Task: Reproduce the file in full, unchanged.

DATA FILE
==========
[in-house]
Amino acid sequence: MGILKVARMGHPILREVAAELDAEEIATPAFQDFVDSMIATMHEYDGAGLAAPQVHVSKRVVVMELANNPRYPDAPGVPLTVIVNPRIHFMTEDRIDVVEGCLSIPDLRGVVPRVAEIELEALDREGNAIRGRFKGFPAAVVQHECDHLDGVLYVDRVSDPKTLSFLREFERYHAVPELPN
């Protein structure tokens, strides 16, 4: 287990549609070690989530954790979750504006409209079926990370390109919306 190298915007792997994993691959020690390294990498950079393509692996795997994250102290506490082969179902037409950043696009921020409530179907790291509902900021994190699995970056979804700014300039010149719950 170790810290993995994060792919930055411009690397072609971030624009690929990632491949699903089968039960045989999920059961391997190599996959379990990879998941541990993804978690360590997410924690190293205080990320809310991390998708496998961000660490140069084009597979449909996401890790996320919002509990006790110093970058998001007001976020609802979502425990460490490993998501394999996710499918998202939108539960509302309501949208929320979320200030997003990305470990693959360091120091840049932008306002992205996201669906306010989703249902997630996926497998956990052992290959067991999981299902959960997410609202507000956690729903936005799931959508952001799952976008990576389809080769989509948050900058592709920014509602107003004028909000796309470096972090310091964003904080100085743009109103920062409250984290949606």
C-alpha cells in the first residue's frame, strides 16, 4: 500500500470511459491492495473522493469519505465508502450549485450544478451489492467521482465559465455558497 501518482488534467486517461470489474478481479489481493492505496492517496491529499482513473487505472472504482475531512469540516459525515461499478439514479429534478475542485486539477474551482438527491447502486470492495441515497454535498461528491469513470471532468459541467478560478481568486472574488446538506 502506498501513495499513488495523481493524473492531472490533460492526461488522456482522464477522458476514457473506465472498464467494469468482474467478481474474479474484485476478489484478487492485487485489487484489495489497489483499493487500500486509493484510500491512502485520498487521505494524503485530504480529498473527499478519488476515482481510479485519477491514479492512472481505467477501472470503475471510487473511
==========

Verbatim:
[in-house]
Amino acid sequence: MGILKVARMGHPILREVAAELDAEEIATPAFQDFVDSMIATMHEYDGAGLAAPQVHVSKRVVVMELANNPRYPDAPGVPLTVIVNPRIHFMTEDRIDVVEGCLSIPDLRGVVPRVAEIELEALDREGNAIRGRFKGFPAAVVQHECDHLDGVLYVDRVSDPKTLSFLREFERYHAVPELPN
């Protein structure tokens, strides 16, 4: 287990549609070690989530954790979750504006409209079926990370390109919306 190298915007792997994993691959020690390294990498950079393509692996795997994250102290506490082969179902037409950043696009921020409530179907790291509902900021994190699995970056979804700014300039010149719950 170790810290993995994060792919930055411009690397072609971030624009690929990632491949699903089968039960045989999920059961391997190599996959379990990879998941541990993804978690360590997410924690190293205080990320809310991390998708496998961000660490140069084009597979449909996401890790996320919002509990006790110093970058998001007001976020609802979502425990460490490993998501394999996710499918998202939108539960509302309501949208929320979320200030997003990305470990693959360091120091840049932008306002992205996201669906306010989703249902997630996926497998956990052992290959067991999981299902959960997410609202507000956690729903936005799931959508952001799952976008990576389809080769989509948050900058592709920014509602107003004028909000796309470096972090310091964003904080100085743009109103920062409250984290949606």
C-alpha cells in the first residue's frame, strides 16, 4: 500500500470511459491492495473522493469519505465508502450549485450544478451489492467521482465559465455558497 501518482488534467486517461470489474478481479489481493492505496492517496491529499482513473487505472472504482475531512469540516459525515461499478439514479429534478475542485486539477474551482438527491447502486470492495441515497454535498461528491469513470471532468459541467478560478481568486472574488446538506 502506498501513495499513488495523481493524473492531472490533460492526461488522456482522464477522458476514457473506465472498464467494469468482474467478481474474479474484485476478489484478487492485487485489487484489495489497489483499493487500500486509493484510500491512502485520498487521505494524503485530504480529498473527499478519488476515482481510479485519477491514479492512472481505467477501472470503475471510487473511